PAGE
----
Funding for a controversial fire station in Lehigh Acres won’t get state funding this year.
Gov. Ron DeSantis vetoed a $1.25 million appropriation for the Lehigh Acres Fire Control and Rescue Service District. The local government intended to spend the money on a new facility, Fire Station 106.
The appropriation died as DeSantis vetoed a record $1.66 billion in spending amid revenue shortfall concerns connected to the COVID-19 pandemic.
But the spending notably served as a political touchstone in House District 79.
Rep. Spencer Roach originally sought $5 million to help fund the station, $1 million for equipment and $4 million for new construction. He ultimately was able to secure only $1.25 million in the budget.
Fire Chief Robert DiLallo said, because of that, the district already had to delay construction of the station while it sought new funding sources for the remaining $3.75 million. With the state funding nixed, that sets funding back further.
“We have other options looking for funding, but haven’t secured those sources either, so we are still working on it,” he said. “We’ve been working on this for a couple years.”
Roach has sought the funding two Sessions in a row, and got it farther this year than last. “Maybe in my third Session I can get it across the finish line,” he said.
But from conversations with other lawmakers, Roach feels the cut wasn’t an attack on the merits of the project but a victim of the sudden austerity forced by the pandemic.
DiLallo said the funding was to provide of the final pieces for the project. The district already has land purchased and permitting ready.
Roach informed DiLallo this afternoon the money was vetoed.
But more than simply an infrastructure project, political debate erupted in recent years over the need for the station at all.
One of the most vocal opponents of the project, Randy Scott, filed for state House against Roach in the Republican primary this year.
He led a campaign against a proposed tax increase to provide funding for the station, which voters rejected June 4, 2019. A similar referendum appears on the ballot again on August 18, the same day Scott faces Roach in a Republican primary.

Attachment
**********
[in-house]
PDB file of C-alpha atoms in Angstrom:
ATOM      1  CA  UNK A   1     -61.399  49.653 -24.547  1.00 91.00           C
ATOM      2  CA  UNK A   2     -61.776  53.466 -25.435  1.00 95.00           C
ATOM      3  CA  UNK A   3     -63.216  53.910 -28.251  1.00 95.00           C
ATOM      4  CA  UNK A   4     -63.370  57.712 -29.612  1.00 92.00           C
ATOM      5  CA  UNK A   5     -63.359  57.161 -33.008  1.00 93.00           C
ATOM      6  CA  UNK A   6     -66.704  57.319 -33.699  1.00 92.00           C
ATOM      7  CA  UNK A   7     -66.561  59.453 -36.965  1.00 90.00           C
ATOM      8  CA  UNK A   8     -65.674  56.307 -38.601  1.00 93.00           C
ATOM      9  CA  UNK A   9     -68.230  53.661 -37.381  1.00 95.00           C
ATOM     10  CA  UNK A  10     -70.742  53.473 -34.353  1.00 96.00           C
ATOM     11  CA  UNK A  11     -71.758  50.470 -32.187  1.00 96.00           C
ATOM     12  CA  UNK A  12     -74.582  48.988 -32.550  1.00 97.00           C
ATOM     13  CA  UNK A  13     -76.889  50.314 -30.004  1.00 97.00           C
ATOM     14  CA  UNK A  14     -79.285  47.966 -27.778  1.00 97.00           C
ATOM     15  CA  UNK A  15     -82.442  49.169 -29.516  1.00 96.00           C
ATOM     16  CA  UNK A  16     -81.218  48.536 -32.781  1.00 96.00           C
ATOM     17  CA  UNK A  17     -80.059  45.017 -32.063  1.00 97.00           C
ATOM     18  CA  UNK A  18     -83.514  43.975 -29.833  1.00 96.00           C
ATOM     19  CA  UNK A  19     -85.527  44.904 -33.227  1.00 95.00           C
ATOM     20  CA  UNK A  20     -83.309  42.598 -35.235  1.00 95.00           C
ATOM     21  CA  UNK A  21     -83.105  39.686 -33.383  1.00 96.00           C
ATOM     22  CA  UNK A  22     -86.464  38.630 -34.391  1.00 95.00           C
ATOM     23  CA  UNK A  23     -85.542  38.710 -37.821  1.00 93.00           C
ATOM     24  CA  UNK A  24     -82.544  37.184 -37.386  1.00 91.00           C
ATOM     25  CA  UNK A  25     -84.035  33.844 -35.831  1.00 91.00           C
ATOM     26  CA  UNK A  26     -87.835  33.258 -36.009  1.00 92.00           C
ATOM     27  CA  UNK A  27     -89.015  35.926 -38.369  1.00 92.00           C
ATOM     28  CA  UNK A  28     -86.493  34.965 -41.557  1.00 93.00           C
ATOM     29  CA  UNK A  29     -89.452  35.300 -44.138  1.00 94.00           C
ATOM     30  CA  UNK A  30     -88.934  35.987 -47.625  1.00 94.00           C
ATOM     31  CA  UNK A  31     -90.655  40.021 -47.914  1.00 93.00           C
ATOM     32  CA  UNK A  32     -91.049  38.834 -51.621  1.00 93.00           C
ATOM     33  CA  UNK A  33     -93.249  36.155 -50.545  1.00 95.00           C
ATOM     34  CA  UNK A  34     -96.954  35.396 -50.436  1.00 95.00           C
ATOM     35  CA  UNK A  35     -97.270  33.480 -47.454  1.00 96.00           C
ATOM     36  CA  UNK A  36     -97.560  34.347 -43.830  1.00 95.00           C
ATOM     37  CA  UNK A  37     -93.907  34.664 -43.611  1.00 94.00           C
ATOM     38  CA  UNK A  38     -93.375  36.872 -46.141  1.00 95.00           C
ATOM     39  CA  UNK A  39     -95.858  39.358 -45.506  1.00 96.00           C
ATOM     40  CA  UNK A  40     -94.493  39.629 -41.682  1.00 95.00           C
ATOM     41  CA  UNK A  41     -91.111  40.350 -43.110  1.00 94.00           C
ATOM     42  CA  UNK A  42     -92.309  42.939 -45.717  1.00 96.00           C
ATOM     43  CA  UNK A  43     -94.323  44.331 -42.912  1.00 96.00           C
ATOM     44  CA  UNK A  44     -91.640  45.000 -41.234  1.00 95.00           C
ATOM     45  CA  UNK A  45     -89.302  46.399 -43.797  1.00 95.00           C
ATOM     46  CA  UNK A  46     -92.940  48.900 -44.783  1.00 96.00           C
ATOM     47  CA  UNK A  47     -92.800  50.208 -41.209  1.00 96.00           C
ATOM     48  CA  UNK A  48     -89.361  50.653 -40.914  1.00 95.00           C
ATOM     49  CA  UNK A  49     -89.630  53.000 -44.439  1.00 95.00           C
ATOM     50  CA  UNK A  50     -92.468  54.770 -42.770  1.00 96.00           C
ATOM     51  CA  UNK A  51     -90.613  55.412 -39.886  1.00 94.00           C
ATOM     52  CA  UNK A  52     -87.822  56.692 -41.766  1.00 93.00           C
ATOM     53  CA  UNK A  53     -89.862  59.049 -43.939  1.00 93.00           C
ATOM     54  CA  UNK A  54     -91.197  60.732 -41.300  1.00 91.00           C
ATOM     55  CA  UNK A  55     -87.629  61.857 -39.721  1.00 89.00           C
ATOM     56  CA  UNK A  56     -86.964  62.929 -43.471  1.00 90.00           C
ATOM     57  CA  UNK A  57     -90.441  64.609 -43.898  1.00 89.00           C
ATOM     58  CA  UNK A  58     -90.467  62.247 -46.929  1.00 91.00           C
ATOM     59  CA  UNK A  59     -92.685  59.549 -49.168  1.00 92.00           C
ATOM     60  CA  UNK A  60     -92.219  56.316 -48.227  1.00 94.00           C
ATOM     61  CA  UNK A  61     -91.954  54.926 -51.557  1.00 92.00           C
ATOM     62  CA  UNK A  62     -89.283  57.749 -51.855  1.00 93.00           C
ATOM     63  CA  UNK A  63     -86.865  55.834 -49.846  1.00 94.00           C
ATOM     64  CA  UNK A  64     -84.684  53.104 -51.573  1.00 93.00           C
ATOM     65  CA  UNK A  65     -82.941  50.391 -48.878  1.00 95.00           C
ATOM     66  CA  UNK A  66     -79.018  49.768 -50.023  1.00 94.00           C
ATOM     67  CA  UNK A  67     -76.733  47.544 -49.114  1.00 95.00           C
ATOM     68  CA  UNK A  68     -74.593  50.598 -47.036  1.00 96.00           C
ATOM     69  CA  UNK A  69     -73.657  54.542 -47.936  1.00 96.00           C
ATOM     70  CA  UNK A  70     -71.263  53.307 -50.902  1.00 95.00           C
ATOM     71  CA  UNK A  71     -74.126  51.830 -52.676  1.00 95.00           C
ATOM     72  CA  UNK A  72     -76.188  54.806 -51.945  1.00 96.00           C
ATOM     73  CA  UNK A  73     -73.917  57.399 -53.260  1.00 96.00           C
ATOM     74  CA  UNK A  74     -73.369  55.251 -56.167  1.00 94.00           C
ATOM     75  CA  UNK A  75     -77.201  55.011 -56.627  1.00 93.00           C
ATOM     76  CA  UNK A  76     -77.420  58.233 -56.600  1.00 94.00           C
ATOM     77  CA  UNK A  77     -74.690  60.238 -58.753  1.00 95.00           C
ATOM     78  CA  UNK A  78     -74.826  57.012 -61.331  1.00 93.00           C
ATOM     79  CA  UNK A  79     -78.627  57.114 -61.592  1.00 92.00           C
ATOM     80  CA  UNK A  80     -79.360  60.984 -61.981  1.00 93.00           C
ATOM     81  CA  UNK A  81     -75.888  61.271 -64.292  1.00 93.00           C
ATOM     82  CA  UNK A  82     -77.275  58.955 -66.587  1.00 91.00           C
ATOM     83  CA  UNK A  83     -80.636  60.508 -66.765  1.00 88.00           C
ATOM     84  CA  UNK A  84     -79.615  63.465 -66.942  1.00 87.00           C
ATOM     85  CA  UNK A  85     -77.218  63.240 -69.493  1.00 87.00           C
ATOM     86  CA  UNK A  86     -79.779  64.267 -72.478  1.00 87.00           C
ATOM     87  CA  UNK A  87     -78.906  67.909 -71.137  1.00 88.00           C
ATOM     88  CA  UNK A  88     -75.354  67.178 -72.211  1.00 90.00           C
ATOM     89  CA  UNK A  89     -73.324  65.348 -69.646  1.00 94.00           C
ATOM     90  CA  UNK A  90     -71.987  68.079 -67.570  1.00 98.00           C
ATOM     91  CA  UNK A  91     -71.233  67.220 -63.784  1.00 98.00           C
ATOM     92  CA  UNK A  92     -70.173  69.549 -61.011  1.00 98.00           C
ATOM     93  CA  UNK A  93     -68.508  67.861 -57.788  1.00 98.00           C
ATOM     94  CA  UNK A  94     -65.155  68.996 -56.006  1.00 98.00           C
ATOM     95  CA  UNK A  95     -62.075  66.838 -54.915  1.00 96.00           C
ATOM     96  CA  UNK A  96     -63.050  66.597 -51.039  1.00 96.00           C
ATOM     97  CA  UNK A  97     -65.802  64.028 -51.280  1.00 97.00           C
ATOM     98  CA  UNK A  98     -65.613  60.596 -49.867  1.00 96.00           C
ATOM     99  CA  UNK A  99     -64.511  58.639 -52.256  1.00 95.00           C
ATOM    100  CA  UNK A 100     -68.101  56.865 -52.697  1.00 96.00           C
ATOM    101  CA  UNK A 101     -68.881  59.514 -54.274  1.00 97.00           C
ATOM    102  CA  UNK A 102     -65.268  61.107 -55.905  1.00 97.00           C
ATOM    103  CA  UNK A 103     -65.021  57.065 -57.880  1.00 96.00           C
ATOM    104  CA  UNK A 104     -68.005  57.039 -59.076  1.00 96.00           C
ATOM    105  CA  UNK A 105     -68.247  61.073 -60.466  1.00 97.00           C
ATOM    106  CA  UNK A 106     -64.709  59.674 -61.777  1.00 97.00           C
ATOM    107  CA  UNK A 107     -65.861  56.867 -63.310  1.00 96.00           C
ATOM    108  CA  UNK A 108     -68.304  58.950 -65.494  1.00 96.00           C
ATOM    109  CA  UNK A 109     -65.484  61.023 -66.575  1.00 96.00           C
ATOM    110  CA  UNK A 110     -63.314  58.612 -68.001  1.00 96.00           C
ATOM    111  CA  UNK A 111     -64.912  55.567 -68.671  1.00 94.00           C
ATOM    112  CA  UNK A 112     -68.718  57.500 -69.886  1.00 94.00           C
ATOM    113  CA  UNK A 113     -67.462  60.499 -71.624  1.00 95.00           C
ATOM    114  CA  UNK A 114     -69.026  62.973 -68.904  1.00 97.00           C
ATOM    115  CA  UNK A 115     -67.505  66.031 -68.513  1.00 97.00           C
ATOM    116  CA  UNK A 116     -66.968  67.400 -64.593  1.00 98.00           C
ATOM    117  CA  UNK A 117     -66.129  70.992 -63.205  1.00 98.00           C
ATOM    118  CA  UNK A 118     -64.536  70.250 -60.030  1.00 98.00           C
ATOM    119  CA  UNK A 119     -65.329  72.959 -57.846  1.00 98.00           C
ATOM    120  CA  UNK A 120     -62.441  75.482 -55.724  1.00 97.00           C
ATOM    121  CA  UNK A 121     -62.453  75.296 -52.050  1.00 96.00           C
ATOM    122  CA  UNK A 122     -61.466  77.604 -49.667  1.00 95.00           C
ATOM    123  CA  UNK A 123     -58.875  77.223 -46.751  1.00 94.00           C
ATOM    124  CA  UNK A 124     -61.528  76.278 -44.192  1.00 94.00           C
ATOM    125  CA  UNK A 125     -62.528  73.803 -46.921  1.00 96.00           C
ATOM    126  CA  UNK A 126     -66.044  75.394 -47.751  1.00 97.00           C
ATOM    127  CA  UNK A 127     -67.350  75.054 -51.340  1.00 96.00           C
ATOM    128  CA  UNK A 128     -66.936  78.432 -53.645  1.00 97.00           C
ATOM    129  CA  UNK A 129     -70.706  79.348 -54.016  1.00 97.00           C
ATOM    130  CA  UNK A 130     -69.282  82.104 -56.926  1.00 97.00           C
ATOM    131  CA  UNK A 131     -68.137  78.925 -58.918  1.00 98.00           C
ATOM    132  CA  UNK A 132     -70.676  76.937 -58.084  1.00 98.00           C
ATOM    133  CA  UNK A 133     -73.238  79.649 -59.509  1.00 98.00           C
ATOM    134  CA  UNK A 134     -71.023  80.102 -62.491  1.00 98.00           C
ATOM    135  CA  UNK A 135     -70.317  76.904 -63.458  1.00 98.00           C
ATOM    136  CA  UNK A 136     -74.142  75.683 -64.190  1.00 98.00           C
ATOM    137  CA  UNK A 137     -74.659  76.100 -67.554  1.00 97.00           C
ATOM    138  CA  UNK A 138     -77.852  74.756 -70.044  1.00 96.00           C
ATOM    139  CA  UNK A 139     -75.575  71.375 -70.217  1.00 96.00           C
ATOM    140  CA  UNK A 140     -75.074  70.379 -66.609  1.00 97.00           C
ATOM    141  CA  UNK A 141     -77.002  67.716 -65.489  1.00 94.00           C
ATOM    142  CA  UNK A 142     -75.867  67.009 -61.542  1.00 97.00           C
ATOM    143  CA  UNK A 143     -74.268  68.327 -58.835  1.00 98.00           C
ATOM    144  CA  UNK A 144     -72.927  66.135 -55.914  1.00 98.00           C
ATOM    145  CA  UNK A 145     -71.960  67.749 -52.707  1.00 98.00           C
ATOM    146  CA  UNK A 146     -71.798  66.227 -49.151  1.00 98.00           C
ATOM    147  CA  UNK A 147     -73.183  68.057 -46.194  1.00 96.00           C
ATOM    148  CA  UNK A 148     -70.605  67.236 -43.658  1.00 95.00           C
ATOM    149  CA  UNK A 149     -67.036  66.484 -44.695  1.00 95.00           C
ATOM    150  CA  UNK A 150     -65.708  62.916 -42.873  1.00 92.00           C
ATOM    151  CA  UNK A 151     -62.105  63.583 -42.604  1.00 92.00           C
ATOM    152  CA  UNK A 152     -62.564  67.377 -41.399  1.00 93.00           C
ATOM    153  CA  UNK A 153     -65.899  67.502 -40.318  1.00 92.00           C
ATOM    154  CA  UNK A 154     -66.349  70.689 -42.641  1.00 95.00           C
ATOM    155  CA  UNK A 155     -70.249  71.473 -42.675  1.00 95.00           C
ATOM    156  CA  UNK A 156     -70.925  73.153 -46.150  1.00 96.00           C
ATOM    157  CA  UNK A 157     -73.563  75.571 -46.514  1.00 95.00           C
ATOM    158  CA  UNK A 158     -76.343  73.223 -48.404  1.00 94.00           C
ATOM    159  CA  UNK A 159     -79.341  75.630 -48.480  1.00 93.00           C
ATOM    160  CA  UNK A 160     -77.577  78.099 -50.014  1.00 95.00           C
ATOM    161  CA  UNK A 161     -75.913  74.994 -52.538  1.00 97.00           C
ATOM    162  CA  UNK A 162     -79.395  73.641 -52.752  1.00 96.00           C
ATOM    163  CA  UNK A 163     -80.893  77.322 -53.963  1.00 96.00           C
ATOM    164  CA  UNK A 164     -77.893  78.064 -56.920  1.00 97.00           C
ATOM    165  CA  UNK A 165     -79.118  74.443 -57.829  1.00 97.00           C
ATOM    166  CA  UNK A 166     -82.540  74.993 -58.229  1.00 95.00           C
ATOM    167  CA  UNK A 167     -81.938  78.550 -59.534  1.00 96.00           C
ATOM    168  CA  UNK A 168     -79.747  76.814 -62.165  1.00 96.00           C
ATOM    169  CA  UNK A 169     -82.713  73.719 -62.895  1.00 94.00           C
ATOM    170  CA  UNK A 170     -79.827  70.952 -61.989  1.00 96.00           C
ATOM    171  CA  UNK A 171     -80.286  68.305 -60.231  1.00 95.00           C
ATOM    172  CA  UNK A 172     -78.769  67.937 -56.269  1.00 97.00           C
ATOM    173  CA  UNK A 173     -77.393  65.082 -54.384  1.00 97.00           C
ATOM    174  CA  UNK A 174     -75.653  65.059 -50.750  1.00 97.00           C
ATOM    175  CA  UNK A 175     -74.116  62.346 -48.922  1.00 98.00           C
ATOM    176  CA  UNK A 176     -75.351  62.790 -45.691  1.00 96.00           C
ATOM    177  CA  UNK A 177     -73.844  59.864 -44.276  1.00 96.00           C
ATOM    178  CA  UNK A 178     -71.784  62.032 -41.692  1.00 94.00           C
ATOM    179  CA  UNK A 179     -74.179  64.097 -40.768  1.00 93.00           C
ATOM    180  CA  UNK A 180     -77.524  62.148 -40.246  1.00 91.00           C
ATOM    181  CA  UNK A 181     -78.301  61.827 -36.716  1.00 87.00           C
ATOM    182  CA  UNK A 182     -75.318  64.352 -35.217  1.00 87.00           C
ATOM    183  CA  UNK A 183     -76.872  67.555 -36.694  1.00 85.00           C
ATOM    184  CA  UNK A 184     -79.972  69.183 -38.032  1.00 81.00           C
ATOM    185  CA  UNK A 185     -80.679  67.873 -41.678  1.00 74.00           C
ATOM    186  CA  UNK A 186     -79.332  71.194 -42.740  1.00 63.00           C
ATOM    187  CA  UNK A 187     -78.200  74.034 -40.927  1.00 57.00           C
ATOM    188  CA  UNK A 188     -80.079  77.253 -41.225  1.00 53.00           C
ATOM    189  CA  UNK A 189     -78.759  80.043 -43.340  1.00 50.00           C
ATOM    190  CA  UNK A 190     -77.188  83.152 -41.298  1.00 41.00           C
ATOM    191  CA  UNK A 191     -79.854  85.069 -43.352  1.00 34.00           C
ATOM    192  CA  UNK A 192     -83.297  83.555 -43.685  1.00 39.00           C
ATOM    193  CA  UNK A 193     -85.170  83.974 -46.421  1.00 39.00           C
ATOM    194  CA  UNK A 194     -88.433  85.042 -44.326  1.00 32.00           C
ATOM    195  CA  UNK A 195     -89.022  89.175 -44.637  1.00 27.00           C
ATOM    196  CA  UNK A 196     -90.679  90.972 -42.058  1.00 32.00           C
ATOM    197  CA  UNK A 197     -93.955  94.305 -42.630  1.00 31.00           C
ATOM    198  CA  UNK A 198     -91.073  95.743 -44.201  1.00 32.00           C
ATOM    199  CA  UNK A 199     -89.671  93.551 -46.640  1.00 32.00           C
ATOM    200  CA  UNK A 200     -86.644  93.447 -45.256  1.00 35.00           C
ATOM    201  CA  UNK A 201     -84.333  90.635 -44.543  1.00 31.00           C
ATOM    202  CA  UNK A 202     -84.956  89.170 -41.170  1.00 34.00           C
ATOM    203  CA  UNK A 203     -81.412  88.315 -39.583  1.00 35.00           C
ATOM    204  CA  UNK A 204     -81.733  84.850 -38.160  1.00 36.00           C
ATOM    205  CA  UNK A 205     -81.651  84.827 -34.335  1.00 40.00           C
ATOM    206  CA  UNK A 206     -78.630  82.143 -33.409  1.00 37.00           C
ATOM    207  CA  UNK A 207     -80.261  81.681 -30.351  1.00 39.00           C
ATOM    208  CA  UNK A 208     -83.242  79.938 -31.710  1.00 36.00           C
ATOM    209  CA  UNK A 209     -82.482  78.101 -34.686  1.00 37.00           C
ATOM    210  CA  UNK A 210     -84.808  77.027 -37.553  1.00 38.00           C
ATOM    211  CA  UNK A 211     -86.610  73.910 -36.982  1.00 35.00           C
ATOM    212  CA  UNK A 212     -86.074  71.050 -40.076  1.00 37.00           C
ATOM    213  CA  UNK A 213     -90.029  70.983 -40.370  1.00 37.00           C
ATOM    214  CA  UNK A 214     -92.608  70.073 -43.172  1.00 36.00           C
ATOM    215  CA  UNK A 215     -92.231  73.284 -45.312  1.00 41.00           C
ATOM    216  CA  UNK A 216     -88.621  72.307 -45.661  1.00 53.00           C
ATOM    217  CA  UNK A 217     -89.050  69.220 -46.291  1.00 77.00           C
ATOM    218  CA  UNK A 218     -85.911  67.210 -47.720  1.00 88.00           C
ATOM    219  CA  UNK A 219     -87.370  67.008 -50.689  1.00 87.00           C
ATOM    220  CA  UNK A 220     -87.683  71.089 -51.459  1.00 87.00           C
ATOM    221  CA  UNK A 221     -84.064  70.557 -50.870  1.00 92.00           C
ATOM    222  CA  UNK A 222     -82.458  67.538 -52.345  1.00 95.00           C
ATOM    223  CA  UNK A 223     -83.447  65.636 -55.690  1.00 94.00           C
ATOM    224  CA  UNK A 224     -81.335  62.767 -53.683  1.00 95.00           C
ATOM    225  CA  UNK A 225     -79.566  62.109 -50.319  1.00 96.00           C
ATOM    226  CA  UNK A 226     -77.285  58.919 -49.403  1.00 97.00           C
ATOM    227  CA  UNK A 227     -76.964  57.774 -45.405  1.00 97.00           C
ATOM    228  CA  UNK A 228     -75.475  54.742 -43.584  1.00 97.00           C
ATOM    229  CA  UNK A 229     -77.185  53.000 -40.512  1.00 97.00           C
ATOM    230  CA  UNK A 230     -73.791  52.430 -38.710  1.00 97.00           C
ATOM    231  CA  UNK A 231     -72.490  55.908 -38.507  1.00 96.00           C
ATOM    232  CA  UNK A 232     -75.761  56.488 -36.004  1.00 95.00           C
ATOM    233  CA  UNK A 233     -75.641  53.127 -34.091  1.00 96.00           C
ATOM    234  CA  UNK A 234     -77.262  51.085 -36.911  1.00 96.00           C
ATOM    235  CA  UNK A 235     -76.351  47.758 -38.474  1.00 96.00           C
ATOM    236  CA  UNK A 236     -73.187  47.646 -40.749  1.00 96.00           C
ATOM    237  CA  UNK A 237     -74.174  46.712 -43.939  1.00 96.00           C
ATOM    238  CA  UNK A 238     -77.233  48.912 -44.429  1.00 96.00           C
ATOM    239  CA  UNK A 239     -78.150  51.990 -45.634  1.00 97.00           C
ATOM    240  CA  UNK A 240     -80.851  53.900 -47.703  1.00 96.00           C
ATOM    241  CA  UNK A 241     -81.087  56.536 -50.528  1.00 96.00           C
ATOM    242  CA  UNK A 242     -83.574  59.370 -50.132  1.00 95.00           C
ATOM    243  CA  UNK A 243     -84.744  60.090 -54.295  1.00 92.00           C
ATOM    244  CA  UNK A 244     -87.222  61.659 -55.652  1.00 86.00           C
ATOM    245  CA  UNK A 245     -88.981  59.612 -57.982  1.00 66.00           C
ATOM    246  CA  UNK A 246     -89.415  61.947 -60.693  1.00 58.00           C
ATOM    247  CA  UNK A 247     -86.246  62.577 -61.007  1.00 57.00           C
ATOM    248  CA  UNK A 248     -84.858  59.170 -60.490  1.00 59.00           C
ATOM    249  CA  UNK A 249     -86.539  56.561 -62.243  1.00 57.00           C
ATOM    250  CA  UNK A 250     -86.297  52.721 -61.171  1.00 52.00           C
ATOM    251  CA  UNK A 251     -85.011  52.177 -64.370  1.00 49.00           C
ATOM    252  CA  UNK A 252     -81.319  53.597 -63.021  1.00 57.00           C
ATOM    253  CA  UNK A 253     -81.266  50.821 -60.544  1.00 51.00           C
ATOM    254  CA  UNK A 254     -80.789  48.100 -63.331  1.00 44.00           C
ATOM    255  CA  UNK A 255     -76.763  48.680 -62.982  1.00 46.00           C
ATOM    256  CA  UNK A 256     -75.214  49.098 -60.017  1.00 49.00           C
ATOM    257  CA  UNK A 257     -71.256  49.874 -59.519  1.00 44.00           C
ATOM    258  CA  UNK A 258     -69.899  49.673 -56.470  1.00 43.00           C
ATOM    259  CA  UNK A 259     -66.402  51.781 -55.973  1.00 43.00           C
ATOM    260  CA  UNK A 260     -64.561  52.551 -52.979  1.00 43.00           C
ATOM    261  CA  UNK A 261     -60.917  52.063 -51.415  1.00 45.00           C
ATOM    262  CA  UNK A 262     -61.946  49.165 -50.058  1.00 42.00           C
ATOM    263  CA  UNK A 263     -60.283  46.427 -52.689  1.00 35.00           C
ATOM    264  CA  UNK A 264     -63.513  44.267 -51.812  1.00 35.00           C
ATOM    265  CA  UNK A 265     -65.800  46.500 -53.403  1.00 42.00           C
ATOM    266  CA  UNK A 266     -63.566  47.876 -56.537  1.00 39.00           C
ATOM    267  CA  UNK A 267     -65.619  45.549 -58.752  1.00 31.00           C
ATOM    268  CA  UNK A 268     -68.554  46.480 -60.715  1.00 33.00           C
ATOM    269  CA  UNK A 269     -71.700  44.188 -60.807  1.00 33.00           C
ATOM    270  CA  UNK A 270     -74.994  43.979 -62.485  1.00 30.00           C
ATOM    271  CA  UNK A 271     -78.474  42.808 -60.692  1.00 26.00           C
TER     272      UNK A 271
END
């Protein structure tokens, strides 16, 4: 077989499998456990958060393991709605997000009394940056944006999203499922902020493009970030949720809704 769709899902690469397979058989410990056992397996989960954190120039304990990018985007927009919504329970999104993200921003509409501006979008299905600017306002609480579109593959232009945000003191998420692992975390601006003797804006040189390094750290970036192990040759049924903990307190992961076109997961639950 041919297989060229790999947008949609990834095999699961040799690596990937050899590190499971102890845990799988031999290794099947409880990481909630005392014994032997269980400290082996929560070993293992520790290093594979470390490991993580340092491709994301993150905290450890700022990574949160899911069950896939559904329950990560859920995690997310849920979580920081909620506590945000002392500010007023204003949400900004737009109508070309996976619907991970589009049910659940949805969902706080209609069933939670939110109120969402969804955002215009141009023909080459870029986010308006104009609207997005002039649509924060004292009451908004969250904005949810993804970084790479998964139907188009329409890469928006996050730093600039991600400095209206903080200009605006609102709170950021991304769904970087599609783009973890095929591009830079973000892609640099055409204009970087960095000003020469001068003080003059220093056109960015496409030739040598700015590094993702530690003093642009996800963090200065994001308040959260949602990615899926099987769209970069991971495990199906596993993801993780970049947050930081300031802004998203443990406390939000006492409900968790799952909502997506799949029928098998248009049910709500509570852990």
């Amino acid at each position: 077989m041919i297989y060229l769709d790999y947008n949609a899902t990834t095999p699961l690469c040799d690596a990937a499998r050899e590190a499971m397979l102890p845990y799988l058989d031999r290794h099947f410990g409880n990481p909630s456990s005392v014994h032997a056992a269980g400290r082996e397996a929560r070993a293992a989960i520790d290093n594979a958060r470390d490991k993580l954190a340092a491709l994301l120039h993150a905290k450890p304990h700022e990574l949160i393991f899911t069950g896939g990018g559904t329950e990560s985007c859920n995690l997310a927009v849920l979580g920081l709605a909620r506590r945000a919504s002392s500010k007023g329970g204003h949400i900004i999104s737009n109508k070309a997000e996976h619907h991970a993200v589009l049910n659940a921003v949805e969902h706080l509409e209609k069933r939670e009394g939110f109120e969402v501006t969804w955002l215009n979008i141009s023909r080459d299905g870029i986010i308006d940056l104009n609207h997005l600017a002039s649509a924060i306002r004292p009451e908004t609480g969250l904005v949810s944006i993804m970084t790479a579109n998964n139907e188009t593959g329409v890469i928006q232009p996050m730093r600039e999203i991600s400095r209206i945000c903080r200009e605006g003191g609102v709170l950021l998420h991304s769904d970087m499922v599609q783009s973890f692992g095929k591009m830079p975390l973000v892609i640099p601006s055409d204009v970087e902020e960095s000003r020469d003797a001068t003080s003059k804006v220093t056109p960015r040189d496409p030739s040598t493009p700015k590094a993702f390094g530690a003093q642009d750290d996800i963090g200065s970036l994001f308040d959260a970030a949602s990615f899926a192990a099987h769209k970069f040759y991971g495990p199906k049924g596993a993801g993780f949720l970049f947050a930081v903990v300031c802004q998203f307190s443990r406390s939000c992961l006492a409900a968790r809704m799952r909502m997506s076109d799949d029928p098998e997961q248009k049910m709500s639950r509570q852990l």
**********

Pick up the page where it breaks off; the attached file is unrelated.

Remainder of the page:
“I took personal offense Spencer would go to the statehouse to seek the money for the new fire station in spite of us voting it down,” Scott said. “The argument could be this is state money, but the cost of building a firehouse is 5M while an operational cost goes on forever, and it won’t be funded but for a fee increase.”
Scott for his part thinks DeSantis should have vetoed more spending, including raises for state employees. He did send the Governor a letter calling for the funding to be vetoed for the fire station. He figures, most likely, the Governor responded to the will of local voters.
“The Governor’s past vetoes have consistently been with the idea of local control, like with the straw ban Spencer supported last year. In this case it was also local control, let the people decide.”
Roach, for his part, has argued the district needs funding to ensure public safety in Lehigh Acres. His district remains the only House district in Florida with no municipal governments serving the people.
When Scott filed to challenge Roach, the incumbent dismissed it as a challenge on his record supporting public safety.
“Mr. Scott has been my most vocal and strident critic since I was elected two years ago,” Roach told Florida Politics. “His opposition to my efforts in support of our law local enforcement and firefighters is well documented.”
The Representative said he still feels certain the state funding was appropriate. Fire and safety infrastructure should be the first responsibly of government he said. He predicted the August vote on a fee in the fire district will be successful this year.
And while Lehigh Acres at this point has roughly the same population as the nearby city of Cape Coral, the municipality boasts 11 fire stations while Lehigh has just five, some of them not fully operational since Hurricane Irma struck.
“I don’t see why the people of Lehigh Acres and less deserving then the people of Cape Coral to have their property and more importantly their lives protected,” he said. “There are strong feelings but this was a more than appropriate use of state funds,.”